“People are really price-focused now, regardless of income level,” Walmart CEO Doug McMillon told CNBC last week. “And the longer this [inflation] lasts, the more that’s going to be the case.”

Bankrate’s Ted Rossman noted that this is evidence that while higher-income consumers might not be cutting their spending, their definitely changing how they spend and looking for value.

“There is definitely a good bit of discretionary income still out there at the high end. And I've been seeing positive things from a lot of luxury retailers. But then that's sort of counterbalanced by that Walmart commentary,” Rossman said.

What this could mean for inflation going forward

The slowdown in consumer spending and retailers’ moves to cut prices in order to get rid of excess inventory will likely help to reduce inflation moving forward, but the effects won’t be dramatic.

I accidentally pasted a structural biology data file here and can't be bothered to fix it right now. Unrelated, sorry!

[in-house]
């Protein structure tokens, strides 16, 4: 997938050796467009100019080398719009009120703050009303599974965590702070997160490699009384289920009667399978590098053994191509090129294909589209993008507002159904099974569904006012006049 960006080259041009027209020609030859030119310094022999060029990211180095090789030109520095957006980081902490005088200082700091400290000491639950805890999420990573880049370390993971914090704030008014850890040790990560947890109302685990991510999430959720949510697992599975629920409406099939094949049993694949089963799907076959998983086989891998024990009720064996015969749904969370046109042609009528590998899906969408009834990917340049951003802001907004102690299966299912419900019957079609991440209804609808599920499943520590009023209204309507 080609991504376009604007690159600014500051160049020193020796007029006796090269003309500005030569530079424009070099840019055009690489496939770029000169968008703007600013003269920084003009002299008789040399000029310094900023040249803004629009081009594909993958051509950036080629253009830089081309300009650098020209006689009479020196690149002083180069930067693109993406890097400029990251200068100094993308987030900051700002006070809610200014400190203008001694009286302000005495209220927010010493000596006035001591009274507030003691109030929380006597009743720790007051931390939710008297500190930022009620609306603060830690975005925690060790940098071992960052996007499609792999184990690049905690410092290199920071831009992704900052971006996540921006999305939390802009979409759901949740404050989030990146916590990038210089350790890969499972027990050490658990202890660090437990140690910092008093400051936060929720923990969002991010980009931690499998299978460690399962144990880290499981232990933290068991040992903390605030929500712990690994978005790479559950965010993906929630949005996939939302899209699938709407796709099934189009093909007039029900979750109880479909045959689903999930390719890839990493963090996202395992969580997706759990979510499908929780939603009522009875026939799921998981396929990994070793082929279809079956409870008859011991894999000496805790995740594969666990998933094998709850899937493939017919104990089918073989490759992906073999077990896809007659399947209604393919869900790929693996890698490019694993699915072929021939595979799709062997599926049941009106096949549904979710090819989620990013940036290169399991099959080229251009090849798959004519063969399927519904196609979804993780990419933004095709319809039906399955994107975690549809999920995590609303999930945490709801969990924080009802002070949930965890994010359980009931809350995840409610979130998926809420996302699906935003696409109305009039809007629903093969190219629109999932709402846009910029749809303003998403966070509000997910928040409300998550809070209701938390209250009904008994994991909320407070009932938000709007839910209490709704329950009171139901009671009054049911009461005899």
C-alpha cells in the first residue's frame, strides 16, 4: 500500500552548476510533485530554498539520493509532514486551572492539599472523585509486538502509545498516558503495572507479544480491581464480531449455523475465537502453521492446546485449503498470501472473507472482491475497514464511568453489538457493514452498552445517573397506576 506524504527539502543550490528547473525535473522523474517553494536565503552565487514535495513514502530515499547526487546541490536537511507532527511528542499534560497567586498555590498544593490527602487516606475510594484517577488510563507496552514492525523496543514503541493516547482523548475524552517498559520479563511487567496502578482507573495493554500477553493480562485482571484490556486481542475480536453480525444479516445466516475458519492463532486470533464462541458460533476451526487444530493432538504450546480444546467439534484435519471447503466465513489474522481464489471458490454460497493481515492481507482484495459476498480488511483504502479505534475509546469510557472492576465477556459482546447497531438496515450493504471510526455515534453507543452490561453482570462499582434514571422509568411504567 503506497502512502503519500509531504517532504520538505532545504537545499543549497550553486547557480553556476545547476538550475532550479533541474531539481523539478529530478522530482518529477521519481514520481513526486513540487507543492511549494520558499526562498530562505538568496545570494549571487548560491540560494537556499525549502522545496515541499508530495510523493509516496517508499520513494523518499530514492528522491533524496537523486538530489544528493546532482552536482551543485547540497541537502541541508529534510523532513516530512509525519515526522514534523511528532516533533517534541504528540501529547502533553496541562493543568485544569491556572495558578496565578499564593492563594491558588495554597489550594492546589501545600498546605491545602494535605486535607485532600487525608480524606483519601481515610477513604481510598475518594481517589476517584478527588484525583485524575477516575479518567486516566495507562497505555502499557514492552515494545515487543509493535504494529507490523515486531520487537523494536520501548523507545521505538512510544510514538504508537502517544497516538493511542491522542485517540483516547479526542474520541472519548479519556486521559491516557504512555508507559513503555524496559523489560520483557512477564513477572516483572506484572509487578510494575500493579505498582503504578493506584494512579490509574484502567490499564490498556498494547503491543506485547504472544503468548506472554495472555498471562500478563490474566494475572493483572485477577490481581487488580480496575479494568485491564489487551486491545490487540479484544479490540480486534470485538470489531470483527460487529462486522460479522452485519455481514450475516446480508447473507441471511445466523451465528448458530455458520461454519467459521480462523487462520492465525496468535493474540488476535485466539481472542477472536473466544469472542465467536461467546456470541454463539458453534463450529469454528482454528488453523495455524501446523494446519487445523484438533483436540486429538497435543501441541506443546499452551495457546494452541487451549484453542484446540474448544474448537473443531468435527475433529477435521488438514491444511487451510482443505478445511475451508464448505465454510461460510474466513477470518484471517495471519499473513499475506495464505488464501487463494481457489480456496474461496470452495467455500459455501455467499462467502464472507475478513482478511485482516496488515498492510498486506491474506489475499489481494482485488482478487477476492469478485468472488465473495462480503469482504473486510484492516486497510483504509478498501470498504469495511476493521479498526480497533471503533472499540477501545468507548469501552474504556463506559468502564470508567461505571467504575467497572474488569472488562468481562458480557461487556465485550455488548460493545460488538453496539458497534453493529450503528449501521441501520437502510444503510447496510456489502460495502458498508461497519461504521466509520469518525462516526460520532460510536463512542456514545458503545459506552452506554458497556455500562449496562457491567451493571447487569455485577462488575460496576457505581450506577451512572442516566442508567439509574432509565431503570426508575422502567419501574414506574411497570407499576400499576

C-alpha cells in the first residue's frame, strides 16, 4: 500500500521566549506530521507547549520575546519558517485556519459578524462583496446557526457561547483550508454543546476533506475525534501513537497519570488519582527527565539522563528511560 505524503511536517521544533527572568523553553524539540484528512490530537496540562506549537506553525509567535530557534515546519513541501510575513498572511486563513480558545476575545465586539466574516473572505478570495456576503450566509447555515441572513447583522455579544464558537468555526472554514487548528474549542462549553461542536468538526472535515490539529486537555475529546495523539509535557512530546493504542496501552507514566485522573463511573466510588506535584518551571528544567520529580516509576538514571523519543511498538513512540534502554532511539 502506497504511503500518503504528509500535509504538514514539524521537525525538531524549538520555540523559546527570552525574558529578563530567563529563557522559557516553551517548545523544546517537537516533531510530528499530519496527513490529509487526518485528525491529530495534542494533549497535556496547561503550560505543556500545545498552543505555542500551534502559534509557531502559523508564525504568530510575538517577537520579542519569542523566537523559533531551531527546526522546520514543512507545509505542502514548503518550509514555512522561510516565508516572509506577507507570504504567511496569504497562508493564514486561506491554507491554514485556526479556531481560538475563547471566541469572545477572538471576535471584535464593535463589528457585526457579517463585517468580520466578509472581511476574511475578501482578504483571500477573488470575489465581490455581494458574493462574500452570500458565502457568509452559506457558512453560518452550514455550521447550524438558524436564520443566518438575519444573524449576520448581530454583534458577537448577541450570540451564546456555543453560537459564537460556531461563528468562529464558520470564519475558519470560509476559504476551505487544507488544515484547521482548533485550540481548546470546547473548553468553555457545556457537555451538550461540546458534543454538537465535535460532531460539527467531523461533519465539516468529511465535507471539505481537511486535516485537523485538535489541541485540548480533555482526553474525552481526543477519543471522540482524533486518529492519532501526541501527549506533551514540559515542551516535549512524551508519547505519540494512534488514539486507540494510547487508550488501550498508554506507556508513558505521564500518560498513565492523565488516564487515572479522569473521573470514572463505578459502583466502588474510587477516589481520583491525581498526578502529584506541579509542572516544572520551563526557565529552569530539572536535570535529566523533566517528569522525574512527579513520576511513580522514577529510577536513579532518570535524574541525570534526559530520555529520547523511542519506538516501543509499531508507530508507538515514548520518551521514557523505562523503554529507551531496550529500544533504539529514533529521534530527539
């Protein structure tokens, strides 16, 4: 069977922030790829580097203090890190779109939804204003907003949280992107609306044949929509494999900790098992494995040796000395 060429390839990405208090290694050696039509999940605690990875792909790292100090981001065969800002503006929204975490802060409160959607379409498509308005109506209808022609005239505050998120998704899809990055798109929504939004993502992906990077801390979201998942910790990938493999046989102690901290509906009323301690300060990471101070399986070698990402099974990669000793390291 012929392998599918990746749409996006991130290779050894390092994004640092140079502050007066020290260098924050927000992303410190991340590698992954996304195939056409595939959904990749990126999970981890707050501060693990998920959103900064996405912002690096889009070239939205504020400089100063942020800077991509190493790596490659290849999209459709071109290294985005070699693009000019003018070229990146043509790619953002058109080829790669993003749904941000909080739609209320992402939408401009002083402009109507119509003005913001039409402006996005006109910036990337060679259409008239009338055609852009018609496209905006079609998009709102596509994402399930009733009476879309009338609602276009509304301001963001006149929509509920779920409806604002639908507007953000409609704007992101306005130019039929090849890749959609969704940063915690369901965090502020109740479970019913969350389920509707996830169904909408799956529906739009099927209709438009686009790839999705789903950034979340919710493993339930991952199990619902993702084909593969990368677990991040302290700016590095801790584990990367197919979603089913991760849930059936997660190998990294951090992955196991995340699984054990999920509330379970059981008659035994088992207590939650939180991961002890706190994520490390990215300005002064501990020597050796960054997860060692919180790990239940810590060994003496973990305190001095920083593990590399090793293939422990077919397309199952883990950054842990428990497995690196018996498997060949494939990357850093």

“I don't think that it'll have a huge effect on the overall inflation numbers just because things like housing, gas, and food make up a huge percentage of the consumer price index (CPI) and other inflation gauges,” Rossman said. “So the fact that Target and other stores are having discounts this summer is good for consumers, but I don't think it'll move the needle all that much for the broader inflation data.”

Still, EY Parthenon’s Chief Economist Gregory Daco told Fortune that he expects consumer spending growth will fall from 1.5% this spring to just 1.2% by the end of next quarter, and that should help reduce inflation.

“We anticipate inflation will continue to cool in the coming months on softer energy prices, easing consumer spending momentum, and higher interest rates, but the decline will be gradual as higher inflation for housing and healthcare along with sticky food prices limit the decline,” he said.

Bank of America sees a similar trend moving forward. One of the investment bank’s economic research teams, led by chief U.S. economist Michael Gapen, said in a Friday research note that they expect inflation—as measured by the Fed’s favorite personal consumption expenditures (PCE) price index—will fall to just 4.8% by the end of the year, and 2.4% in 2023.

The PCE price index rose 6.3% from a year ago in July, down from 6.8% in June, the Bureau of Economic Analysis said on Friday.

This story was originally featured on Fortune.com